Membership testing means checking if a collection of items (a list, a set, a dictionary, etc.) contains a specific item. For example, checking if a list of even numbers contains number 42. It’s a quite common operation, so let’s see how to do it properly.
About the "Writing Faster Python" series
"Writing Faster Python" is a series of short articles discussing how to solve some common problems with different code structures. I run some benchmarks, discuss the difference between each code snippet, and finish with some personal recommendations.
Are those recommendations going to make your code much faster? Not really.
Is knowing those small differences going to make a slightly better Python programmer? Hopefully!
You can read more about some assumptions I made, the benchmarking setup, and answers to some common questions in the Introduction article.
How can we check if a list contains a specific item? There is a terrible way of doing this - iterating through the list in a “for loop”:
# membership.py MILLION_NUMBERS = list(range(1_000_000)) def test_for_loop(number): for item in MILLION_NUMBERS: if item == number: return True return False
Here we compare every element of the list with the number we are looking for. If we have a match, we return
True. If we get to the end of the list without finding anything, we return
False. This algorithm is, to put it mildly, inefficient.
Membership testing operator
Python has a membership testing operator called
in. We can simplify our check to one line:
def test_in(number): return number in MILLION_NUMBERS
It looks much cleaner and easier to read. But is it faster? Let’s check.
We will run two sets of tests - one for a number at the beginning of the list and one for a number at the end:
# Look for the second element in the list $ python -m timeit -s "from membership import test_for_loop" "test_for_loop(1)" 2000000 loops, best of 5: 180 nsec per loop $ python -m timeit -s "from membership import test_in" "test_in(1)" 2000000 loops, best of 5: 117 nsec per loop # Look for the last element in the list $ python -m timeit -s "from membership import test_for_loop" "test_for_loop(999_999)" 10 loops, best of 5: 26.6 msec per loop $ python -m timeit -s "from membership import test_in" "test_in(999_999)" 20 loops, best of 5: 13 msec per loop
If we search for the second element in the list, “for loop” is 54% slower (180/117≈1.538). If we search for the last element, it’s 105% slower (26.6/13≈2.046).
What if we try to look for an item not included in the list?
$ python -m timeit -s "from membership import test_for_loop" "test_for_loop(-1)" 10 loops, best of 5: 25 msec per loop $ python -m timeit -s "from membership import test_in" "test_in(-1)" 20 loops, best of 5: 11.4 msec per loop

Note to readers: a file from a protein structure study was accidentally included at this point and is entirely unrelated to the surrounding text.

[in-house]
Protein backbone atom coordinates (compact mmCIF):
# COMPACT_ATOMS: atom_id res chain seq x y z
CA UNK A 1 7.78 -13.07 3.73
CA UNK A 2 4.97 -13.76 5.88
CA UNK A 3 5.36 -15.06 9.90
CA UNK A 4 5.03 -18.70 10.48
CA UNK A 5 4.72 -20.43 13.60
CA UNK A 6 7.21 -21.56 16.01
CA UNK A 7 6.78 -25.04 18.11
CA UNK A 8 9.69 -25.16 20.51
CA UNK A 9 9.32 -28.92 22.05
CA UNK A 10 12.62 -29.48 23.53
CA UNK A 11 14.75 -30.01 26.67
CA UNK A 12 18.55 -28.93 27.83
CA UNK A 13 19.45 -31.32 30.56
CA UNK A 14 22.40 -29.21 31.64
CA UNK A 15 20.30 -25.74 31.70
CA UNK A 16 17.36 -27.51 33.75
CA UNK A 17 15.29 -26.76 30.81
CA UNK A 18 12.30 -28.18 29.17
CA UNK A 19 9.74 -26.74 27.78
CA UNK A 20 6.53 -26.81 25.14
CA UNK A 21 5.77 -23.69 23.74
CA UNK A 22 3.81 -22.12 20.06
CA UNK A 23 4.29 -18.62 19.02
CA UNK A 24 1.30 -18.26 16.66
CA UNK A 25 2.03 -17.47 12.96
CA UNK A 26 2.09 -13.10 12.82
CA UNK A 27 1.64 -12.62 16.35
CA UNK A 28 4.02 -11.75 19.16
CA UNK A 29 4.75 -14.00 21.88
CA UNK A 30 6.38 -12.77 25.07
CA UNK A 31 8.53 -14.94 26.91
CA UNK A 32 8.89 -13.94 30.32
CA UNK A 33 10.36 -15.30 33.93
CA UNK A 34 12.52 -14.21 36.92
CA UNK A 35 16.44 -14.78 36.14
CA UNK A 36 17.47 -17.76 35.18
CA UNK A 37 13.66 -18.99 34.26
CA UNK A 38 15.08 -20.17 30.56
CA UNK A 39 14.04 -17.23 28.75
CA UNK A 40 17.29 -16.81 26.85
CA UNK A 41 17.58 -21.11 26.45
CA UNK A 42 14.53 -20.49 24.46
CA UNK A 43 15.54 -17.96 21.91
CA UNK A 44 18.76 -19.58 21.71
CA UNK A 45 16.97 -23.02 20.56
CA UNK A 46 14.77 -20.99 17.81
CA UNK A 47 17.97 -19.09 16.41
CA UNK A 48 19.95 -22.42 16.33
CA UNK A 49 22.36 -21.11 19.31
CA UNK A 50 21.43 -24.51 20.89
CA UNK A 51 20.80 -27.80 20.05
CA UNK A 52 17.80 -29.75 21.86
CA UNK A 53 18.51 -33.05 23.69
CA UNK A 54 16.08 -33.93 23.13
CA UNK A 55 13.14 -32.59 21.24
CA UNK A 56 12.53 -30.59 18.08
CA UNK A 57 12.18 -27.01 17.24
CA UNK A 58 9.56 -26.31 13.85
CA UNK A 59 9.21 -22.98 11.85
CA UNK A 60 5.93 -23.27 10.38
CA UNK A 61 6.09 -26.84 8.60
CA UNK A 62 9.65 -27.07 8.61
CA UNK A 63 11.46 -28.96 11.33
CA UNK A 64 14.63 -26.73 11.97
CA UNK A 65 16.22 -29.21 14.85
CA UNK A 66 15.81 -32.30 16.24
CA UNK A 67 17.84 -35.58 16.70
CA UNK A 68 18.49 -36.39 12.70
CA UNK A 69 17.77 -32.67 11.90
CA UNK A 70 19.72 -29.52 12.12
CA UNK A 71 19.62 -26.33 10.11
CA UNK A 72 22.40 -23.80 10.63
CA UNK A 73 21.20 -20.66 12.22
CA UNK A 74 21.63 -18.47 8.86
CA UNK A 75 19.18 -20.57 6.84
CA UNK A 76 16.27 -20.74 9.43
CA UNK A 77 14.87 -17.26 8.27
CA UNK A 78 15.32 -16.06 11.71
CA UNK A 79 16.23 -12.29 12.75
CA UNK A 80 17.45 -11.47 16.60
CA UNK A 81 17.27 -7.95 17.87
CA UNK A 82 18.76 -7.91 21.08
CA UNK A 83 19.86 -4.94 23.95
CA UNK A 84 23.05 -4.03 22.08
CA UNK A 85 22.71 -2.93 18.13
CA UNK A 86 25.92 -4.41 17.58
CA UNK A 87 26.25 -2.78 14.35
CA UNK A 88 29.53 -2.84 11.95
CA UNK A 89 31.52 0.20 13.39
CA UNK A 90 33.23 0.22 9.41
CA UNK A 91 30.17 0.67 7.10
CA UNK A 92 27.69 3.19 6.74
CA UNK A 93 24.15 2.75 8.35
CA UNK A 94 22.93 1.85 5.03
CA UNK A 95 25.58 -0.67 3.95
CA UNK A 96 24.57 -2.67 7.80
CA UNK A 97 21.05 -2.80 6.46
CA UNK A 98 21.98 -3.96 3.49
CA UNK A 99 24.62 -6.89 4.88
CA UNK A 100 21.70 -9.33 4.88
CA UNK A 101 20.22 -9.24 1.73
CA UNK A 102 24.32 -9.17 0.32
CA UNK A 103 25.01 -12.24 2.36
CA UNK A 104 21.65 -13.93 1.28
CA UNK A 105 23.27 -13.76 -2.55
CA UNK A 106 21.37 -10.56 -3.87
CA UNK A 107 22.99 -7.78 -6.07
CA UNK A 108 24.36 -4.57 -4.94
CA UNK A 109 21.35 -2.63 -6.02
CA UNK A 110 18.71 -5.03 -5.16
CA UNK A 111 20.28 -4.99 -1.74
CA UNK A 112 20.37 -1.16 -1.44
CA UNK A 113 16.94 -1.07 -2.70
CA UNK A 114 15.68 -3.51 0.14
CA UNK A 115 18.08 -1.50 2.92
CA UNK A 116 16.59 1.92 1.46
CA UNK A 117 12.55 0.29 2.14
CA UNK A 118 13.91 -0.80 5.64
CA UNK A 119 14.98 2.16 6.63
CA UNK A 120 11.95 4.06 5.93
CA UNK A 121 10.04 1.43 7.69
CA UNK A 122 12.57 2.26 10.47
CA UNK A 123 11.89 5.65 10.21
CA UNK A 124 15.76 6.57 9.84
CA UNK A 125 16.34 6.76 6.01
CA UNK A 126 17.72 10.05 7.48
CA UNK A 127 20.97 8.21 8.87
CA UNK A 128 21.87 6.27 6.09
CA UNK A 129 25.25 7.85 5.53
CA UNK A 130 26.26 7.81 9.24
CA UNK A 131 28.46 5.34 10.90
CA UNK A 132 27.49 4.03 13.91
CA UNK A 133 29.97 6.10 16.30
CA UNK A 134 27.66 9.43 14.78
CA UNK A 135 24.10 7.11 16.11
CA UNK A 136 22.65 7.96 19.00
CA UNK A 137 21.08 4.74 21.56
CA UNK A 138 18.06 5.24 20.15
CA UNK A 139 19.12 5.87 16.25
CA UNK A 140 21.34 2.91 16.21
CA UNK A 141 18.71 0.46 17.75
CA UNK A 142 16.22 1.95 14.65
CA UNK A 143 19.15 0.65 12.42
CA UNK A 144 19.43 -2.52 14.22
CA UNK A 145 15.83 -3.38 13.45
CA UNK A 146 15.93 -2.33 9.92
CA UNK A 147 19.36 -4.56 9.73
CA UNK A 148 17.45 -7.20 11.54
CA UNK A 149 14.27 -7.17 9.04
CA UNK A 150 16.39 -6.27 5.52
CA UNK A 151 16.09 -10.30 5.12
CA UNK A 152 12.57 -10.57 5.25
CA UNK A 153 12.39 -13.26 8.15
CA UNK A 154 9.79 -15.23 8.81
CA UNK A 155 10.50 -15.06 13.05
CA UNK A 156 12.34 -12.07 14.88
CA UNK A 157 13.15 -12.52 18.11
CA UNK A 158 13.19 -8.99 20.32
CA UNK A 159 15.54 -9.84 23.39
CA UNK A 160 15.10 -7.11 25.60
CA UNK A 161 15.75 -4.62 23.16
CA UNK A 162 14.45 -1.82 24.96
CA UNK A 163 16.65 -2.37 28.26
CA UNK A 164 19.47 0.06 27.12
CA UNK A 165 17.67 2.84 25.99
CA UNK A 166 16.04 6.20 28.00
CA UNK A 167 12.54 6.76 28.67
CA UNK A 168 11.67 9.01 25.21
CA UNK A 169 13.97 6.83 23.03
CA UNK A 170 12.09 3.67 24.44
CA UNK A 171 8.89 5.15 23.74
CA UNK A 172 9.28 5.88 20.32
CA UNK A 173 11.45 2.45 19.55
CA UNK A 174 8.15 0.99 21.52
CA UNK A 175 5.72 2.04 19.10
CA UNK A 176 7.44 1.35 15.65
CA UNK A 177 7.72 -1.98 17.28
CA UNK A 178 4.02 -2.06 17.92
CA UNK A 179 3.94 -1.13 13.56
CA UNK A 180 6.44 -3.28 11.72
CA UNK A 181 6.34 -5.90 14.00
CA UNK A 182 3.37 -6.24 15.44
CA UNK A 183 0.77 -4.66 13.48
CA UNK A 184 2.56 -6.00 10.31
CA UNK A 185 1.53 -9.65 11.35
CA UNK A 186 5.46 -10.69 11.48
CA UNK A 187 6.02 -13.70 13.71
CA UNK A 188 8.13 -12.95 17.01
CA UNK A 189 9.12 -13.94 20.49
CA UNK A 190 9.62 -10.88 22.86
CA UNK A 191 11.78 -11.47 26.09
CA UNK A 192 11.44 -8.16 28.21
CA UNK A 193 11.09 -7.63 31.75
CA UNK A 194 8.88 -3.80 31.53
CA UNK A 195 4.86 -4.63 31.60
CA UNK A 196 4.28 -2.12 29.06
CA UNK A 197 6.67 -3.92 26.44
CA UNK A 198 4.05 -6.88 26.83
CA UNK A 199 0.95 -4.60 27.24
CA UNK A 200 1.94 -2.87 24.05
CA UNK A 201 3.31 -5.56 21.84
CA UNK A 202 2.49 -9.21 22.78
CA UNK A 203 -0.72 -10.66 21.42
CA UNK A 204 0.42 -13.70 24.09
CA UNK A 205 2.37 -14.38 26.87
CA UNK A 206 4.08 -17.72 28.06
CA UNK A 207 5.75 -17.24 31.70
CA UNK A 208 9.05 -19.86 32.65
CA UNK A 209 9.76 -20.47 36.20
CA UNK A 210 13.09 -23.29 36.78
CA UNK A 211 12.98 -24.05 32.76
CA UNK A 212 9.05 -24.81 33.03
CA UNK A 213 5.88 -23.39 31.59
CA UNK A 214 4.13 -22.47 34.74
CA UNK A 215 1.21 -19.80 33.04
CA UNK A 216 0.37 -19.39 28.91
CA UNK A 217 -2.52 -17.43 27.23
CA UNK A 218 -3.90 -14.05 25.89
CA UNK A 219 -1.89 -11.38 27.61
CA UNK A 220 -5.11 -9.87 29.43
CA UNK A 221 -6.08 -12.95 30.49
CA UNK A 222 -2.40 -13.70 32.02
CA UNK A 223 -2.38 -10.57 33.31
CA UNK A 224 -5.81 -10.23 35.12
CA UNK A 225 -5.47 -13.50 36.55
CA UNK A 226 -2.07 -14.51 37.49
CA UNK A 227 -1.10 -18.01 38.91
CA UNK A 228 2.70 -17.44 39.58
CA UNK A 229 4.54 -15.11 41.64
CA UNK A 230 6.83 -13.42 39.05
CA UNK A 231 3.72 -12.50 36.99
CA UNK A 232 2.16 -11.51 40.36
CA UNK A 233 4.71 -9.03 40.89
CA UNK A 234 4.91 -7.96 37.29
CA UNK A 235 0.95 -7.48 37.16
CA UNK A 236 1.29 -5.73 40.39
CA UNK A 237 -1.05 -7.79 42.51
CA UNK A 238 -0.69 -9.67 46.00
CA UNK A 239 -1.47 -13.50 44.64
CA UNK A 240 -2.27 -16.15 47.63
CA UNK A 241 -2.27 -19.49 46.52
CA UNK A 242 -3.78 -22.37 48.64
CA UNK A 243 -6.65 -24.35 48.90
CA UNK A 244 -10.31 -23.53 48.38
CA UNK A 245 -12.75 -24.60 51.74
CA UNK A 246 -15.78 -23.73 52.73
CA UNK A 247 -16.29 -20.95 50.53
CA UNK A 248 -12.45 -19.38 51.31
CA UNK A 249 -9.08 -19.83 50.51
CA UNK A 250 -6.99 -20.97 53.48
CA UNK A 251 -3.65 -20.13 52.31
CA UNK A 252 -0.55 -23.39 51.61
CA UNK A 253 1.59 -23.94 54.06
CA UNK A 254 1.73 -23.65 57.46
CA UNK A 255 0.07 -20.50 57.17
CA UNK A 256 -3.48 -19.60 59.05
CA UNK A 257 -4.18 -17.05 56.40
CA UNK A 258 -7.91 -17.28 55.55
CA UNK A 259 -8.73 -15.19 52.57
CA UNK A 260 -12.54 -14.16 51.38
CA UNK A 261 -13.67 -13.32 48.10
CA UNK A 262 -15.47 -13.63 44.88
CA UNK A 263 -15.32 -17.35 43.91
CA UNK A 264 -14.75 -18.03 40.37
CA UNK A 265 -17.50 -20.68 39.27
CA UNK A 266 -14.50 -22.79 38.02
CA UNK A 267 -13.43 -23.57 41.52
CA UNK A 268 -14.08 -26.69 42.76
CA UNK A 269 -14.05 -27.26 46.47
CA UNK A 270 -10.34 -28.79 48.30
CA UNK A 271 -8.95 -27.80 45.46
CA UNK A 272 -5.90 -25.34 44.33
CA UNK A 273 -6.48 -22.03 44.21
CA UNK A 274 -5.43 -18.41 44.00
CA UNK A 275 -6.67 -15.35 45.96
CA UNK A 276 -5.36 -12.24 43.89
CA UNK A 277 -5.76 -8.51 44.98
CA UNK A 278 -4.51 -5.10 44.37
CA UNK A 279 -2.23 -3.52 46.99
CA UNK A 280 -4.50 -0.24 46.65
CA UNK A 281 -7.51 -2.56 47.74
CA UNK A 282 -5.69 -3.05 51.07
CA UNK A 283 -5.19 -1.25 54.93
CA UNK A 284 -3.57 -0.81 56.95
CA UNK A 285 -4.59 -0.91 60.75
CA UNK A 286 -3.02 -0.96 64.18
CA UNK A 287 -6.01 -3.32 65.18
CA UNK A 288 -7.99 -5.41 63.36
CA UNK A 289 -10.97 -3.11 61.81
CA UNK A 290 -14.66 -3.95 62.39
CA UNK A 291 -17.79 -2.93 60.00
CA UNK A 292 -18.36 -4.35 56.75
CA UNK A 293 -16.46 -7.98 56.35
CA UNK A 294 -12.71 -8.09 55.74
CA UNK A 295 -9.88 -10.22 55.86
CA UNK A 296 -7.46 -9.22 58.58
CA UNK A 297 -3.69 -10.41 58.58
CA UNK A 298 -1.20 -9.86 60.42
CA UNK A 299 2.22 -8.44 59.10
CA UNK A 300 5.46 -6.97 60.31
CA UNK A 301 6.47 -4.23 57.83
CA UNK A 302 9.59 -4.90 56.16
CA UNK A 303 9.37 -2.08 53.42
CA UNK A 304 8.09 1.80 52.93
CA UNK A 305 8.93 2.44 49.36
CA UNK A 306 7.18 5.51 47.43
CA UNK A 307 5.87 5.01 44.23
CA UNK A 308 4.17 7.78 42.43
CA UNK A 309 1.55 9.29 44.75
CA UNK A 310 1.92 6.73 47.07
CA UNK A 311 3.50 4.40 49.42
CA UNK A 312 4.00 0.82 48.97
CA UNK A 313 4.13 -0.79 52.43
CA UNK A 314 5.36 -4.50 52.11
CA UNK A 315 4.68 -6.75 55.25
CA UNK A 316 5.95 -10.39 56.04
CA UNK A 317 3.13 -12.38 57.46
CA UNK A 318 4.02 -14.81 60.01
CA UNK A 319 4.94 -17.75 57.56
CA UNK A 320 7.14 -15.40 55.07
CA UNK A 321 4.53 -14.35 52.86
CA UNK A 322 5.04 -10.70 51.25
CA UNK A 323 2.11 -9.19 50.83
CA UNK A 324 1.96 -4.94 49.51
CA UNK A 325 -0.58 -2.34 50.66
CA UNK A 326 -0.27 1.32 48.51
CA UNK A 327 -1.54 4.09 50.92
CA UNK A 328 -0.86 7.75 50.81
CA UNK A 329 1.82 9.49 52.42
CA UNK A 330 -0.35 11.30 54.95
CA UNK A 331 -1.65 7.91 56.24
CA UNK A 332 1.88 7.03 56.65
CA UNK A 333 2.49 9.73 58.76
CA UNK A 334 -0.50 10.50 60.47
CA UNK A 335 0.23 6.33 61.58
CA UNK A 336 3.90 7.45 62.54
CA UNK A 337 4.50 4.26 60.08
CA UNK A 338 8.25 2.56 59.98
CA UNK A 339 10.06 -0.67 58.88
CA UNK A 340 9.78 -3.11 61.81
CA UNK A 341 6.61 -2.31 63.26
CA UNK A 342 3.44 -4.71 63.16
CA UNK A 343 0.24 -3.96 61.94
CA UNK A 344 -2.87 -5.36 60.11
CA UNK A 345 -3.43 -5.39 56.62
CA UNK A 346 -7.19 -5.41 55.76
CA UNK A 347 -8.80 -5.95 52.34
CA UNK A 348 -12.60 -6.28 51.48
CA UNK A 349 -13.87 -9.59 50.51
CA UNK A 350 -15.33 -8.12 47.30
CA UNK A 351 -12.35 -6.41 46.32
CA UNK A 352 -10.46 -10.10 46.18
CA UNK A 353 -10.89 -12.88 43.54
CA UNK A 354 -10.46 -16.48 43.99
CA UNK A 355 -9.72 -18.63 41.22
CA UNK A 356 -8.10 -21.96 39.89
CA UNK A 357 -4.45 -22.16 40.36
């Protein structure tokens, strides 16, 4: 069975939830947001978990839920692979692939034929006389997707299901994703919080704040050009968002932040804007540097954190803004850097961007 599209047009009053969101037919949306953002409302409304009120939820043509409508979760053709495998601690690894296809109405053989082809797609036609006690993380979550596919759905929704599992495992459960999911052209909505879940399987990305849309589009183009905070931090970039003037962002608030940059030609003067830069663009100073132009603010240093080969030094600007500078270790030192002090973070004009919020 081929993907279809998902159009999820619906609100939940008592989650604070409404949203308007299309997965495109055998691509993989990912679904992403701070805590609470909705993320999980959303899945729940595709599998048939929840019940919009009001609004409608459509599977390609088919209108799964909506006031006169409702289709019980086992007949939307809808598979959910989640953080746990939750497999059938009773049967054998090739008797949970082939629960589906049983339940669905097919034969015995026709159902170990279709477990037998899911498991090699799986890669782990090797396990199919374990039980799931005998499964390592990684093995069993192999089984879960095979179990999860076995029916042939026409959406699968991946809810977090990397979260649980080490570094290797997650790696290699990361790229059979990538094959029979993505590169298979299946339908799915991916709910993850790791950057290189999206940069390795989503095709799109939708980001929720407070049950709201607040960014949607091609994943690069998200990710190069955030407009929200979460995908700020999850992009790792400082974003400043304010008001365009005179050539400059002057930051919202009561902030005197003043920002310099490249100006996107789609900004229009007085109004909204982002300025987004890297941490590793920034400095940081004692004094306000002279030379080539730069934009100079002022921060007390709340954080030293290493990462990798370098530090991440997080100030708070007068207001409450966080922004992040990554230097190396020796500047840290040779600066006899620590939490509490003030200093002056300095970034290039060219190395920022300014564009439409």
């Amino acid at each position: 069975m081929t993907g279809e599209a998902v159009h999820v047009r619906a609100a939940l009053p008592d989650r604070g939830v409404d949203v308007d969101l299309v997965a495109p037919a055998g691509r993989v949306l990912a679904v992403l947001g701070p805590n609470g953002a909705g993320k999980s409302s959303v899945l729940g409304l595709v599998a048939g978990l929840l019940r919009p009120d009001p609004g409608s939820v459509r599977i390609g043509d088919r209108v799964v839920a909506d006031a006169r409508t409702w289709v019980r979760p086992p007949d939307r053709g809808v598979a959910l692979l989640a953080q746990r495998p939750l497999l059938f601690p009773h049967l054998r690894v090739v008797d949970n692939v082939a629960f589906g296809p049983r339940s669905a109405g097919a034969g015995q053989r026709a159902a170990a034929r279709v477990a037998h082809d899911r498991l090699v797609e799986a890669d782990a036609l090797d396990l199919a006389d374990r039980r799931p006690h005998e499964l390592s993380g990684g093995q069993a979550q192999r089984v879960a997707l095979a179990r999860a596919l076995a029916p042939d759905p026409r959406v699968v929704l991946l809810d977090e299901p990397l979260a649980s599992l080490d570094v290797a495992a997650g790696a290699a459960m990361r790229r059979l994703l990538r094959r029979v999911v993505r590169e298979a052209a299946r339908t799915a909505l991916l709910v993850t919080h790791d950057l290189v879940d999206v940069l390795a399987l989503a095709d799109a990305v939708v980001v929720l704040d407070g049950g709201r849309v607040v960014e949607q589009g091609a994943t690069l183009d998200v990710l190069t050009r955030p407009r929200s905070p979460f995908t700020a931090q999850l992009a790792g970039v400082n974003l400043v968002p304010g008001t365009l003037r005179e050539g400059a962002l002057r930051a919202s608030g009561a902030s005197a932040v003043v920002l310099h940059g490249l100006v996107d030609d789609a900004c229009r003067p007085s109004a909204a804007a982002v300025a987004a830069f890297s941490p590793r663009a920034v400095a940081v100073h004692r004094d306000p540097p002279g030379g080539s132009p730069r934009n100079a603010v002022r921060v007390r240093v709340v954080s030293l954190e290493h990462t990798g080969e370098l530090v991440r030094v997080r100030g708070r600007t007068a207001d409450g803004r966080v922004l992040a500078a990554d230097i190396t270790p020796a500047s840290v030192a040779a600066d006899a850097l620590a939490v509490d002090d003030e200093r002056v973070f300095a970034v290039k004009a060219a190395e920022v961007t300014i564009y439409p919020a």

The results are similar to what we got when the element was at the end of the list. In both cases, Python will check the whole list. Using a “for loop” is 119% slower (25/11.4≈2.193).
List vs. set
in is a great idea, but it’s still slow because lookup time in a list has O(n) time complexity. The bigger the list, the longer it takes to check all the elements.
There is a better solution - we can use a data structure with a constant average lookup time, such as a set!
# membership.py MILLION_NUMBERS = set(range(1_000_000)) def test_in_set(number): return number in MILLION_NUMBERS
$ python -m timeit -s "from membership import test_in_set" "test_in_set(1)" 2000000 loops, best of 5: 102 nsec per loop $ python -m timeit -s "from membership import test_in_set" "test_in_set(999_999)" 2000000 loops, best of 5: 121 nsec per loop $ python -m timeit -s "from membership import test_in_set" "test_in_set(-1)" 2000000 loops, best of 5: 107 nsec per loop
When the element we are looking for is at the beginning of the set, the performance is only slightly better. But if it’s at the end of the set (or doesn’t belong to the set at all) - the difference is enormous! Using
in with a list instead of a set is over 100 000 times slower if the element doesn’t exist (11.4ms / 107ns≈106542.056). That’s a huge difference, so does it mean that we should always use a set? Not so fast!
Converting a list to a set is not “free”
Set is a perfect solution if we start with a set of numbers. But if we have a list, we first have to convert it to a set. And that takes time.
$ python -m timeit -s "MILLION_NUMBERS = list(range(1_000_000))" "set(MILLION_NUMBERS)" 10 loops, best of 5: 25.9 msec per loop
Converting our list to a set takes more time than a lookup in a list. Even if the element is at the end of the list, lookup takes around 13 msec, while a list-to-set conversion takes 25.9 msec - twice as slow.
If we want to check one element in a list, converting it to a set doesn’t make sense. Also, don’t forget that sets are unordered, so you may lose the initial ordering by converting a list to a set and back to a list. But if we want to check more than one element and we don’t care about the order, this conversion overhead quickly pays off.
Quick lookup time is not the only special power of sets. You can also use them to remove duplicates.
To sum up:
- Using a “for loop” to test membership is never a good idea.
- Python has a membership testing operator
inthat you should use instead.
- Membership testing in a set is much faster than membership testing in a list. But converting a list to a set also costs you some time!
Selecting an appropriate data structure can sometimes give you a significant speedup. If you want to learn more about the time complexity of various operations in different data structures, the wiki.python.org is a great resource. If you are not sure what the “get slice” or “extend” means in terms of code - here is the same list with code examples.